A Booze Business Fairy Tale

Once upon a time in the land of Makaplan, the ruling Prince was having some problems. Business was not good and the people were not happy.

“How will we manage to increase our wealth if our sales are not growing? If you can’t do it, then we will find someone who will move our goods and at a more profitable rate,” they exclaimed.

The Prince was worried and turned to the King for help. Alas, the King, who was from another land, had no idea how to increase the wealth of Makaplan. “What do you think?” asked the King.

“Well, I could do what we always did in my previous kingdom when I was just a Duke,” said the Prince. “What is that?” the King asked.

“First, we will tell everyone that the cost of our products will go up soon,” said the prince.

“How will that help?”

“Don’t you see, they will buy more at lower prices than they will soon pay,” said the prince. “Our sales will go up.”

“What about the year after” asked the King?

“Well… in my previous Kingdom, we also put new things up for sale. That brought us more business; people are always looking for new shiny things” said the Prince.

“Are you sure that both these things will increase the wealth and keep people happy?”

“Absolutely” said the Prince.

He also thought to himself… “If that doesn’t work, next year, I will be the King.”

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Organic Booze

I just got back from a trip to LA and my head is spinning with matters having to do with green in general and organic in particular.

I saw the following on a brochure for the Santa Monica aquarium:

“Printed on 100% recycled content, 100% post-consumer waste, processed chlorine free paper using soy-based inks.”

Once I got past the ‘post-consumer waste’ part, I thought, did they expect people to read or eat the brochure? But, these are important matters and we need to pay attention to what is becoming the “green” lifestyle. Including the alcohol industry.

The June issue of Cheers has a cover story on organic drinking. The following tidbit of information caught my eye.

According to the Greenfield, Ma.-based Organic Trade Association, sales of organic beer, wine and spirits were up last year. Organic beer sales totaled $41 million in 2009, up 11.7 percent from 2008; organic wine sales equaled $161 million, up 7.5 percent; and spirits were up 16 percent with $7 million in sales.

A drop in the bucket, sure, but there is a market for organic alcohol products especially in wine. In spirits, it’s the vodka category that leads the way with dozens of entries although Chatham Imports (Crop Organic Vodka) recently introduced Farmer’s Botanical Gin. In tequila, more and more organic products are entering the market.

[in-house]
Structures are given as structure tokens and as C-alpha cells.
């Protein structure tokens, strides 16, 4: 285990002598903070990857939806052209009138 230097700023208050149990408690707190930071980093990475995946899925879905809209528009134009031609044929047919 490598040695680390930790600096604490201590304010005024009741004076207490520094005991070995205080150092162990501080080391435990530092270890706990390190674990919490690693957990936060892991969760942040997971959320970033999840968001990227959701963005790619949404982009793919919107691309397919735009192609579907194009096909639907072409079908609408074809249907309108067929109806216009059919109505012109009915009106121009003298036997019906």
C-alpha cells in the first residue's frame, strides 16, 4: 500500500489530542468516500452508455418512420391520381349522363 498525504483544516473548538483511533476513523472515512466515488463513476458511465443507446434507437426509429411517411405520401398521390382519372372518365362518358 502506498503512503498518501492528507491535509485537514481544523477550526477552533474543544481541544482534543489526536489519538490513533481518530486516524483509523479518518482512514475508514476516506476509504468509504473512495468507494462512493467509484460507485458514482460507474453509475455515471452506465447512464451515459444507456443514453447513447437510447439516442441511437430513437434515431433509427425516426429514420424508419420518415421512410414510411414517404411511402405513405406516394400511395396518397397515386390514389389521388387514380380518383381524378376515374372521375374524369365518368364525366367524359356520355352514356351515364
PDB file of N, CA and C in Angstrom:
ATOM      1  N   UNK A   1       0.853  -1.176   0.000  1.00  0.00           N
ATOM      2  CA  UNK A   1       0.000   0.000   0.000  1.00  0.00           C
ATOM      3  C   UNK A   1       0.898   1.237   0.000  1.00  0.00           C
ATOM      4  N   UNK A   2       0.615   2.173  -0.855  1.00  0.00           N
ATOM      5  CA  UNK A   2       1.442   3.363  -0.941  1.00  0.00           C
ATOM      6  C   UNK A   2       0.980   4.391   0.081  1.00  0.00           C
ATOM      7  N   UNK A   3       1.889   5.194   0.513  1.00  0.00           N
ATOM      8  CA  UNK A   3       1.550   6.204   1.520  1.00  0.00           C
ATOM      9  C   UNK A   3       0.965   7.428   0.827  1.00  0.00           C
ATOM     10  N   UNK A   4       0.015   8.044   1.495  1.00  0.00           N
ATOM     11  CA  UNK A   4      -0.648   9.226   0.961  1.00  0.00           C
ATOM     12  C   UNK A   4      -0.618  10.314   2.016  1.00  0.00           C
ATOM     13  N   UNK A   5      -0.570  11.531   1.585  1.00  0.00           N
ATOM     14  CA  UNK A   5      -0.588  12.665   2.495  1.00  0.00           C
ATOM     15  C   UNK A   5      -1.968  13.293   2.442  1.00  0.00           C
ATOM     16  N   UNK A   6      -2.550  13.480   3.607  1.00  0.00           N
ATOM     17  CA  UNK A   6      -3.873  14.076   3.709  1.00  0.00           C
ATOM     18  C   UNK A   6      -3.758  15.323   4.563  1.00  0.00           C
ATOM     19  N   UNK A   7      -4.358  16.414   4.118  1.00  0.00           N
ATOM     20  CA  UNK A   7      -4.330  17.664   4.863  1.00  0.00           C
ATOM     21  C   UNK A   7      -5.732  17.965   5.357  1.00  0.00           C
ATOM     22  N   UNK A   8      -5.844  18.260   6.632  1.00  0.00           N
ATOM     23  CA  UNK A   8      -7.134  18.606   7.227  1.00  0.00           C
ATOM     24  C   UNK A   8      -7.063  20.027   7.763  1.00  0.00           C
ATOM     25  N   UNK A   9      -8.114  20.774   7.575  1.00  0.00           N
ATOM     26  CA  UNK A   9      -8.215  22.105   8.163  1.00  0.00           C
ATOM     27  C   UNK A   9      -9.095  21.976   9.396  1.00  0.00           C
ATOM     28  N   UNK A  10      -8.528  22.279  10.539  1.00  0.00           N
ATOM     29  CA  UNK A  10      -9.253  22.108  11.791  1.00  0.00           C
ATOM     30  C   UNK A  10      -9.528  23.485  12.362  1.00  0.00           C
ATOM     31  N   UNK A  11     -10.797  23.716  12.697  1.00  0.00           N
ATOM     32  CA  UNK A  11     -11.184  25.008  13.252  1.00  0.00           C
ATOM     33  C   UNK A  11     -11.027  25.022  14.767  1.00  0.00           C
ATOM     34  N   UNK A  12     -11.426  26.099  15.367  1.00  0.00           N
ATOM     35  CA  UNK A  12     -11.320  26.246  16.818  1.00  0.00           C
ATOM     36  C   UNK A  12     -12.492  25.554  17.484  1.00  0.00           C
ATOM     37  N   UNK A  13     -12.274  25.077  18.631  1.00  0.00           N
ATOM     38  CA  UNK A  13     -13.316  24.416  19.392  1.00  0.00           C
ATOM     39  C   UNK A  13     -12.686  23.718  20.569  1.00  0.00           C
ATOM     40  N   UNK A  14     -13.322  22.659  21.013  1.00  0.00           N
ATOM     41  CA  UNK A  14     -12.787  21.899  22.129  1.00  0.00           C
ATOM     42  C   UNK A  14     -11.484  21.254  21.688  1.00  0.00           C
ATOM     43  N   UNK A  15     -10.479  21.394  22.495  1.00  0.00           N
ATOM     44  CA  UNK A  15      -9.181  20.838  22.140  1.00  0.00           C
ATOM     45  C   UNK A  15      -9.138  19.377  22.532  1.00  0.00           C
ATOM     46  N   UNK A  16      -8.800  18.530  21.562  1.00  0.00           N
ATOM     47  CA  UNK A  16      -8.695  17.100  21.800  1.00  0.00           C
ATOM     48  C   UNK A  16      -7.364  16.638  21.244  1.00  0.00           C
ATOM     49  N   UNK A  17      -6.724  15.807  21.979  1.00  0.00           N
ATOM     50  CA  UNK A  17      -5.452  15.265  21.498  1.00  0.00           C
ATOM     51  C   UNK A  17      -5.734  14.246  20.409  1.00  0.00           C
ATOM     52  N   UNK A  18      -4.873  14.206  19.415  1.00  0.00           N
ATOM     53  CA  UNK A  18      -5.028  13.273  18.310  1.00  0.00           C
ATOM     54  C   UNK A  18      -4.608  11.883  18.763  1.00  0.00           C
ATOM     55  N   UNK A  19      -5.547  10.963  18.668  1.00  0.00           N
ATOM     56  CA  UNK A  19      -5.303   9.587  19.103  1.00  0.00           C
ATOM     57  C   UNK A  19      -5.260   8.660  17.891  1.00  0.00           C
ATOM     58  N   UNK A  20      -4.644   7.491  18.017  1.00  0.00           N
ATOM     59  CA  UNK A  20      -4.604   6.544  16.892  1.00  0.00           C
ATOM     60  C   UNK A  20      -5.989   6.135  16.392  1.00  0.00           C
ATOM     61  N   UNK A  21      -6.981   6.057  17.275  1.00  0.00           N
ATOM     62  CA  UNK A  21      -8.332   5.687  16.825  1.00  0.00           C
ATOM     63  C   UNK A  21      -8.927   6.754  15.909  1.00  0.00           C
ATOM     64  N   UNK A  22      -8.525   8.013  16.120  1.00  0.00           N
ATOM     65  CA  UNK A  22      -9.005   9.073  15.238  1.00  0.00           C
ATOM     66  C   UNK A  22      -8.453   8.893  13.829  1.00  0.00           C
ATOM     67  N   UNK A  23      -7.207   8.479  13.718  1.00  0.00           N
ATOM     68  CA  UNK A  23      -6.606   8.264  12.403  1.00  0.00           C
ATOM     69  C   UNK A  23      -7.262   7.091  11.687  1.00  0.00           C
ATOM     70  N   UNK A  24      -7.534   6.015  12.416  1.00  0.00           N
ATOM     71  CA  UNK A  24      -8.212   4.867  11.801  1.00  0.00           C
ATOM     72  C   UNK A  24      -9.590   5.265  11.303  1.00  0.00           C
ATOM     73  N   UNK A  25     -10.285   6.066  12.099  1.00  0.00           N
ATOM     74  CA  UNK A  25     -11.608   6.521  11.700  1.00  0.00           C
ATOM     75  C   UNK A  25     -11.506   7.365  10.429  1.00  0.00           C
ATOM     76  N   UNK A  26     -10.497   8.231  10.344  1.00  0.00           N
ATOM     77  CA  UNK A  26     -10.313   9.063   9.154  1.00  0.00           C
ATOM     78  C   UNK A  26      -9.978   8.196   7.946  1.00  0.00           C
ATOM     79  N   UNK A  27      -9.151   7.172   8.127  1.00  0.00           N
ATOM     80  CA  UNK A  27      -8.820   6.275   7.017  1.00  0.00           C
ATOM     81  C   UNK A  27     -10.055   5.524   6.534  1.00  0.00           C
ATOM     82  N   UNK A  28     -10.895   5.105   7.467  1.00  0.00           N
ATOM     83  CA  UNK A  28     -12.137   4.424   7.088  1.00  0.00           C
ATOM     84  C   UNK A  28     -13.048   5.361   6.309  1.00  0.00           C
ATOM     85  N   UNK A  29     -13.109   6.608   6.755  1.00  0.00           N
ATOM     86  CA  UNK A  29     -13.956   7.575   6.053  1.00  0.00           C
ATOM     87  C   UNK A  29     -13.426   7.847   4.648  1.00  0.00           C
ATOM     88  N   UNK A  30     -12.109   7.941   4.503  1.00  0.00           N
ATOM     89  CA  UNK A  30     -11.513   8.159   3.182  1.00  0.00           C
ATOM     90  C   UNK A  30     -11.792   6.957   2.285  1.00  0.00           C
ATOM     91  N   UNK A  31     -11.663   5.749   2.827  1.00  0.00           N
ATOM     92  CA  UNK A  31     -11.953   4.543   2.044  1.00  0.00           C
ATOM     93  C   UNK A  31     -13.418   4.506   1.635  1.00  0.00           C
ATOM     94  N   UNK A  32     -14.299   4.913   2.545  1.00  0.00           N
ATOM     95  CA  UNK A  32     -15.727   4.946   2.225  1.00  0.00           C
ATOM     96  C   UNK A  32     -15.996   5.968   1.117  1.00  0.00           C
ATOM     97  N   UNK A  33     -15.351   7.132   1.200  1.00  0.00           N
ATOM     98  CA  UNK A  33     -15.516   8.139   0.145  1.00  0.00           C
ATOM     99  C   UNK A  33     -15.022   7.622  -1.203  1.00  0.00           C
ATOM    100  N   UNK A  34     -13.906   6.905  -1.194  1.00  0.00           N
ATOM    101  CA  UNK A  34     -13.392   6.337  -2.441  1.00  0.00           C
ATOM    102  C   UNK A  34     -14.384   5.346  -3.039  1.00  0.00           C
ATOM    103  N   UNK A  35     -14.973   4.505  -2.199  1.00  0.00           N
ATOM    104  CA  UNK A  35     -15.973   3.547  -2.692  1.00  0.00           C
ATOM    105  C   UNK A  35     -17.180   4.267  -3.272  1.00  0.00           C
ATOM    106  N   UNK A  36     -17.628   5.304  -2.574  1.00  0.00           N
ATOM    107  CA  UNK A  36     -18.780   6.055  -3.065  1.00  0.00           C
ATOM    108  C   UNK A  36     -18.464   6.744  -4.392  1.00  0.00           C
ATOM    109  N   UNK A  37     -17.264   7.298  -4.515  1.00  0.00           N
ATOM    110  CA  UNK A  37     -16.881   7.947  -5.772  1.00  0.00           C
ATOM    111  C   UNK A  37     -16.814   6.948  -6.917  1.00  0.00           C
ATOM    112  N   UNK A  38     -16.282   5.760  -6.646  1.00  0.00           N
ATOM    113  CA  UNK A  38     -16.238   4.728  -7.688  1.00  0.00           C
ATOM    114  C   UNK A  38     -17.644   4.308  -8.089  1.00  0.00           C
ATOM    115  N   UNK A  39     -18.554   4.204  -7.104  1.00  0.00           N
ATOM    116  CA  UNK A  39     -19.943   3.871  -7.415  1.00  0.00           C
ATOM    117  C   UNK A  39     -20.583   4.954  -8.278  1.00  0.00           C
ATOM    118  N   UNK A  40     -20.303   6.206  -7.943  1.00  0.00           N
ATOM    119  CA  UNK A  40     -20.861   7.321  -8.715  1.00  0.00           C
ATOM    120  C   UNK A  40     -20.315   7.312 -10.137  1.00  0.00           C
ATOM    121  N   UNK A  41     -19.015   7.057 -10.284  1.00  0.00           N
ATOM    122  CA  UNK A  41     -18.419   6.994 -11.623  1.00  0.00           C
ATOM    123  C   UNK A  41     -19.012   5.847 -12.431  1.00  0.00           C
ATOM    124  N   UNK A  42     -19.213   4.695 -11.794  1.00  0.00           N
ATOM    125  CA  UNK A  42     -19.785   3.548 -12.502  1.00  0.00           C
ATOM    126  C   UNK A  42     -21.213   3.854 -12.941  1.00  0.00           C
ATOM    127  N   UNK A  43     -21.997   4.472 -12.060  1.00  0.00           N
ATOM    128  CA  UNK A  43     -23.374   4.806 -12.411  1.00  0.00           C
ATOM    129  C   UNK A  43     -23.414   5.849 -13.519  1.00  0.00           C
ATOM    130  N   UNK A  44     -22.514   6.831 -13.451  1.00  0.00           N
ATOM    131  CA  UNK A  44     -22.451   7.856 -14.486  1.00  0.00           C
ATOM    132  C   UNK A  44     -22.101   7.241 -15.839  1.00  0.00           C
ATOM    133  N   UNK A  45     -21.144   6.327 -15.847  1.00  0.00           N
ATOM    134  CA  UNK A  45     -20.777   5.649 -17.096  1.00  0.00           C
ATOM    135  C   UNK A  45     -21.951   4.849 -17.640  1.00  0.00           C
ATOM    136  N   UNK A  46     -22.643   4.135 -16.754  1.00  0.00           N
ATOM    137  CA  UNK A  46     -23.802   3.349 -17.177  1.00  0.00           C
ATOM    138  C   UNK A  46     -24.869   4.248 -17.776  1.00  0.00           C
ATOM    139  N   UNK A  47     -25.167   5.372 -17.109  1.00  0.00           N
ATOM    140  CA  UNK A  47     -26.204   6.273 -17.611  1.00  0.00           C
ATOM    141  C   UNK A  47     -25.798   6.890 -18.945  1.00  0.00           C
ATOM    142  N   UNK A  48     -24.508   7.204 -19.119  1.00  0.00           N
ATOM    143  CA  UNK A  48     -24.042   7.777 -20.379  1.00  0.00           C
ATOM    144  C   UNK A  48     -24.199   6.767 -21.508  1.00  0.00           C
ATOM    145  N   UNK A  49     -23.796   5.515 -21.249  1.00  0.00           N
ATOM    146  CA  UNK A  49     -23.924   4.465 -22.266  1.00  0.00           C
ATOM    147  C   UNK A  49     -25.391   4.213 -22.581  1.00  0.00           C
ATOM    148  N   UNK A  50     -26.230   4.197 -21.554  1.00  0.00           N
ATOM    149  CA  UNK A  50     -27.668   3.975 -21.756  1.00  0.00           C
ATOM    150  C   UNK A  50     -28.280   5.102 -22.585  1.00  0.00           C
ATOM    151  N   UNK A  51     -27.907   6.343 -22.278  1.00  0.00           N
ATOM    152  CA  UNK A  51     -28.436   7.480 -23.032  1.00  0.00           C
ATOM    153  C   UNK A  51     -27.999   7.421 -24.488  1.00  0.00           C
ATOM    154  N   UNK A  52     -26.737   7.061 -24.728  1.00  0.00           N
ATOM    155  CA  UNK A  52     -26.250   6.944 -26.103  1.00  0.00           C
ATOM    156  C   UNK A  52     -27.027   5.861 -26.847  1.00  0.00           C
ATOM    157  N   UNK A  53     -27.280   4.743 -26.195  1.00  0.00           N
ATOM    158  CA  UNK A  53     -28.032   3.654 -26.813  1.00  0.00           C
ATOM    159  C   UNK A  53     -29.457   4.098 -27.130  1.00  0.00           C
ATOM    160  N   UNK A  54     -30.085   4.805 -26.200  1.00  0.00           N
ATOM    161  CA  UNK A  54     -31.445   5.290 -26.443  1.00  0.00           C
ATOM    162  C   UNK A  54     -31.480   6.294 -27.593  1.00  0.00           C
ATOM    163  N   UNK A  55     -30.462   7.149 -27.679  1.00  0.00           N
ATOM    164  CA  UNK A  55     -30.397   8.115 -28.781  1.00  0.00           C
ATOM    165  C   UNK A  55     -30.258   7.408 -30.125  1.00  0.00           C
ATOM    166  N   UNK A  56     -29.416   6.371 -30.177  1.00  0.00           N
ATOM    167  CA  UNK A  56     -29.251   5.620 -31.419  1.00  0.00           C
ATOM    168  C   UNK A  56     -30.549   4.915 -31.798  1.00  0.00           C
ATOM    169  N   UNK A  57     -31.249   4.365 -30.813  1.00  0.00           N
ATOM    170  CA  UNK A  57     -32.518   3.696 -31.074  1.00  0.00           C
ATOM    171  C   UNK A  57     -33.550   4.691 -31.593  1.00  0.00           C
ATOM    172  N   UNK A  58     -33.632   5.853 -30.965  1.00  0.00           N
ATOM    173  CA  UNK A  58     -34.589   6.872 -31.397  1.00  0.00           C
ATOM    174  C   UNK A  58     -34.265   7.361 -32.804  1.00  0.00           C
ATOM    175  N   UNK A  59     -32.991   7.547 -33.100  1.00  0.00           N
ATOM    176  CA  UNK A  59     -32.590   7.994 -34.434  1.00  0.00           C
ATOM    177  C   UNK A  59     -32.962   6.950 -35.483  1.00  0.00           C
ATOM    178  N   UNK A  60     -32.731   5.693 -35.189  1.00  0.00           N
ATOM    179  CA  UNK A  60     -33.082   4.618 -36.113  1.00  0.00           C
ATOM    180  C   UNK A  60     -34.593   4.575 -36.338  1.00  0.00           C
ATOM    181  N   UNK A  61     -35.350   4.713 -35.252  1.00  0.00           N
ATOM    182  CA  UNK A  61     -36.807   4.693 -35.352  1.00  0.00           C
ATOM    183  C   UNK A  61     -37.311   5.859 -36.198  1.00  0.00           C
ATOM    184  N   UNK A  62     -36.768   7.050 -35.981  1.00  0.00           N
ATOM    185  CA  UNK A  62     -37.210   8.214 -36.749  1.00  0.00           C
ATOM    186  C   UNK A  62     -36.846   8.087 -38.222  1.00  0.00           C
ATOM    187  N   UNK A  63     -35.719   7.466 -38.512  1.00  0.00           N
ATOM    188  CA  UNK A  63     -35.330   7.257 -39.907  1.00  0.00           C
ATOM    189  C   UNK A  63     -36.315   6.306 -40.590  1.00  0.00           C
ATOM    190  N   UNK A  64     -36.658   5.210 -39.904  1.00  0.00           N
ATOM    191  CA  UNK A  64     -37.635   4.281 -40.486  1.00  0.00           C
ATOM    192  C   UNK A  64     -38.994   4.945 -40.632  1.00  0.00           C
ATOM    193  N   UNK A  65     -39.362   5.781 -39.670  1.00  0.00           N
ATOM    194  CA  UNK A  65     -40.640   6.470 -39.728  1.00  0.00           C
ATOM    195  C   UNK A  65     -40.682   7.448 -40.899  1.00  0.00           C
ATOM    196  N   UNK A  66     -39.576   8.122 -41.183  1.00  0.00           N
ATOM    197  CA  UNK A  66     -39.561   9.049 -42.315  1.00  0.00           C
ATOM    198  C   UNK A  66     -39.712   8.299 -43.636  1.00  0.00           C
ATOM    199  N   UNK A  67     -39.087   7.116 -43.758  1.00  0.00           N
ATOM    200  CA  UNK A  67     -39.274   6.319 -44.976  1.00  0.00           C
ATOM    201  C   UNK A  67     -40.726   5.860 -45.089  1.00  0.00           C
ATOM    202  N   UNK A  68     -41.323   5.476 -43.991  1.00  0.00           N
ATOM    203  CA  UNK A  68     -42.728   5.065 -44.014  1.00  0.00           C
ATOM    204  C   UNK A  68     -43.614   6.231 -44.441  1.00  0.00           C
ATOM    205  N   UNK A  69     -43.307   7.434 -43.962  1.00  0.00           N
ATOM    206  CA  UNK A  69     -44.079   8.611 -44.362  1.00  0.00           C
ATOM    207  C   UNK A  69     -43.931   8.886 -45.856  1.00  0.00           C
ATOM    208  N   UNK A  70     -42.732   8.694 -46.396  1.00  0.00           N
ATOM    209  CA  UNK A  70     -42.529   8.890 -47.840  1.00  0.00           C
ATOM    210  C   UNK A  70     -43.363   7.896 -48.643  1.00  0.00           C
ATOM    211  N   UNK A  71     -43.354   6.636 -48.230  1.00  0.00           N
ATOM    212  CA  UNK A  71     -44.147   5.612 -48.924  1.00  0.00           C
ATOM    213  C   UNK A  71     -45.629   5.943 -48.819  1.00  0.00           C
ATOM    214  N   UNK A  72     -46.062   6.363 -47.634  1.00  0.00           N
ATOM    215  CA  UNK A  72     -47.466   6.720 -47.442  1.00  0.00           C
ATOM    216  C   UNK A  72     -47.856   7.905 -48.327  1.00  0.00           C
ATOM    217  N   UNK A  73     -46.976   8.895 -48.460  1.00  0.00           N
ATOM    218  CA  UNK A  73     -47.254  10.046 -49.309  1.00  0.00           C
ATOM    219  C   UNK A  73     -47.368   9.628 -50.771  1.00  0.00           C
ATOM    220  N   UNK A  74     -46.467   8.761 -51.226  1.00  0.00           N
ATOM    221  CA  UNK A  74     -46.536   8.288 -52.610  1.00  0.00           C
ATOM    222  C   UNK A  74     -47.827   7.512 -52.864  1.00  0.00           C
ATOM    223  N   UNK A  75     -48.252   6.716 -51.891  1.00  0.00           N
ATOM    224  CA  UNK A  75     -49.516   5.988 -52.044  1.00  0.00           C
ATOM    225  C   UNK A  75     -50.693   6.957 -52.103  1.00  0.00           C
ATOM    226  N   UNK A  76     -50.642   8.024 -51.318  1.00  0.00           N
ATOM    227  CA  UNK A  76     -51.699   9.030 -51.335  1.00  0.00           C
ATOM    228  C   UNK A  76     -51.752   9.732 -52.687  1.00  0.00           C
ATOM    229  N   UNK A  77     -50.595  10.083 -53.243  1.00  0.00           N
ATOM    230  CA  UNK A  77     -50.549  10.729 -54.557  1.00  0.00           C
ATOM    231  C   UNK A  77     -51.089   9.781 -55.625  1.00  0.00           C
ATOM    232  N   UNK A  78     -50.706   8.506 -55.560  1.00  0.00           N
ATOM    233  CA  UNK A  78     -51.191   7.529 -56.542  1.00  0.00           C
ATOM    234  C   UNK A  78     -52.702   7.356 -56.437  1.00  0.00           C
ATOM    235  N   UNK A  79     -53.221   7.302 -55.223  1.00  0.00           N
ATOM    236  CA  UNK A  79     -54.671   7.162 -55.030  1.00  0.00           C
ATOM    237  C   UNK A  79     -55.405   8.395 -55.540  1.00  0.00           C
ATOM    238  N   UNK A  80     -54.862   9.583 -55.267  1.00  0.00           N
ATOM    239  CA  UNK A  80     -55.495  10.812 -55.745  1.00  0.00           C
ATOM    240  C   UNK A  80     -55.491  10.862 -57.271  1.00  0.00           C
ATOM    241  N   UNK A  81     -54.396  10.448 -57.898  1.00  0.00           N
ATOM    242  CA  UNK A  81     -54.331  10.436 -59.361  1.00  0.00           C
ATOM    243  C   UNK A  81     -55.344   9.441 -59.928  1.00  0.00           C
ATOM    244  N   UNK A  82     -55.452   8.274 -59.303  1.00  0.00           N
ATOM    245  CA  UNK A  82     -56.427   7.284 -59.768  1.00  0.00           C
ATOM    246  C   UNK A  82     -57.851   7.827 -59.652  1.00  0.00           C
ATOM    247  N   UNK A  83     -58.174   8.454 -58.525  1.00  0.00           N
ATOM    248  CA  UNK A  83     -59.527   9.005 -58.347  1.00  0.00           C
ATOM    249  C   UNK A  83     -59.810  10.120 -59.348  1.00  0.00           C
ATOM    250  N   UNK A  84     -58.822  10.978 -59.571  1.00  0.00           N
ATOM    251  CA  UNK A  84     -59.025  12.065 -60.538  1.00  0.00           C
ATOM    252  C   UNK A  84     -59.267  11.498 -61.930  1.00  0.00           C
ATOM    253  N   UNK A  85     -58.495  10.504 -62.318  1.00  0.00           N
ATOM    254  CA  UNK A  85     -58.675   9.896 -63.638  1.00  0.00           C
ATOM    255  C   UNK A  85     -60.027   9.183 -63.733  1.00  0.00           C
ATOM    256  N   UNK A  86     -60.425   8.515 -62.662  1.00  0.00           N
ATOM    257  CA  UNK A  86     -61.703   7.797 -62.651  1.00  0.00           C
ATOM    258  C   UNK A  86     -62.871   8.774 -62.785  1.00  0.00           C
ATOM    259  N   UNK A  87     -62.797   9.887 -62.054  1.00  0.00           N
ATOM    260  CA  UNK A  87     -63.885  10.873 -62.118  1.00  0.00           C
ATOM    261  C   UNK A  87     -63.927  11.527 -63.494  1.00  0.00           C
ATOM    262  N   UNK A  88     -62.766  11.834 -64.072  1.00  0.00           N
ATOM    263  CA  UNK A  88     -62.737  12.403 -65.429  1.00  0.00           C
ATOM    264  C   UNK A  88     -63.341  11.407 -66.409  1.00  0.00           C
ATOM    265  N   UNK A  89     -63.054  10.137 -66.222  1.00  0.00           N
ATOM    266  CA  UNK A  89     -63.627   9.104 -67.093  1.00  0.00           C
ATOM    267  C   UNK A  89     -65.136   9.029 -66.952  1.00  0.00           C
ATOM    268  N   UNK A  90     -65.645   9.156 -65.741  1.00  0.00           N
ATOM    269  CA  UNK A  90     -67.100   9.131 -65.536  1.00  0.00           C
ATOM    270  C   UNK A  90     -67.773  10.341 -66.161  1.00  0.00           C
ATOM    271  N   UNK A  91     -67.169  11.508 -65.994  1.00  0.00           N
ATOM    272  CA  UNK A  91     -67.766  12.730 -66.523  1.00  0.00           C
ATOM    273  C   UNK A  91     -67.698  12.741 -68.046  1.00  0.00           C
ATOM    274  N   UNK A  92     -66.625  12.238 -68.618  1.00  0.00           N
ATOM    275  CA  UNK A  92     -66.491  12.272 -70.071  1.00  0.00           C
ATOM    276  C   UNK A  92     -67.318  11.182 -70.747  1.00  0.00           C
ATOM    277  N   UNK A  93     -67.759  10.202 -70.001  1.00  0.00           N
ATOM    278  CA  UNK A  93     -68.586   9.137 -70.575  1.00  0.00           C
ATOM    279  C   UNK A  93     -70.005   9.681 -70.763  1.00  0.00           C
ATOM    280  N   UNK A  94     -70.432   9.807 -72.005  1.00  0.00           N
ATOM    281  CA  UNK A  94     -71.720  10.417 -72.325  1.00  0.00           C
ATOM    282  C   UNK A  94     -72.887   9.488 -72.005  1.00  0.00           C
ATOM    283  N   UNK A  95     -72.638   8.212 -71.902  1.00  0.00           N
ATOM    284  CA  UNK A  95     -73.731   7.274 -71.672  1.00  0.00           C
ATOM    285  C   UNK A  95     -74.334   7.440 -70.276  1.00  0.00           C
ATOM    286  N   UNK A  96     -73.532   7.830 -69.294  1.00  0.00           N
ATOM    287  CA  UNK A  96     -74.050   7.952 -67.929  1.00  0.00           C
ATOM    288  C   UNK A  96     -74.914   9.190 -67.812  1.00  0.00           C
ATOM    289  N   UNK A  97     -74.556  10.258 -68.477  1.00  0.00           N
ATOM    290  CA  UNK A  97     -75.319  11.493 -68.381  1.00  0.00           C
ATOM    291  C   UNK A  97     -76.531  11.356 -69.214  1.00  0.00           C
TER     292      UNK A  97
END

The gist of the article seems to indicate that the organic trend in alcohol is here to stay.

A consumer friend who is not in the industry can best sum up my view:

“If organic means smoother, purer, better tasting, I’m all for it. But to tell you the truth, when I’m having a drink, I’m not thinking about hugging trees.”

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Control States

Have you been following the press about privatization of some Control States?

In case you haven’t, Wine and Spirits Daily (June 7th edition) has a great score card on what’s been happening.

NABCA has issued a resolution in support of Control States. No surprise but people I’ve talked with have wondered why they didn’t do this some time ago. WSD reports that 4 states (NC, PA, WA and VA) are looking closely at privatization. So the debate must be getting serious.

I’m not sure I know how I feel about privatization.

Those who want to keep government involvement argue about jobs and the need for industry regulation or control in their jurisdiction. But the NABCA resolution states, “there is irrefutable proof that alcohol control systems have a positive public health and safety impact on their communities.” Does this mean that the 32 open states are not doing a good job in protecting health and safety? Or, that the industry, unless governed by state officials, will behave badly?

Follow the money. As WSD points out, in tough economic times, states will look to a range of resources to increase revenue including taxes, fees and privatization.

Hey, look at California – on the ballot this November is a voter initiative to legalize marijuana. The tax revenue from sales is seen as a way to help the state’s budget difficulties.

Interesting that the economic climate has created change in government’s involvement in the social climate. But I guess it’s always been that way.

Here’s a thought if you’re working in a state store that gets privatized – think about moving to California.

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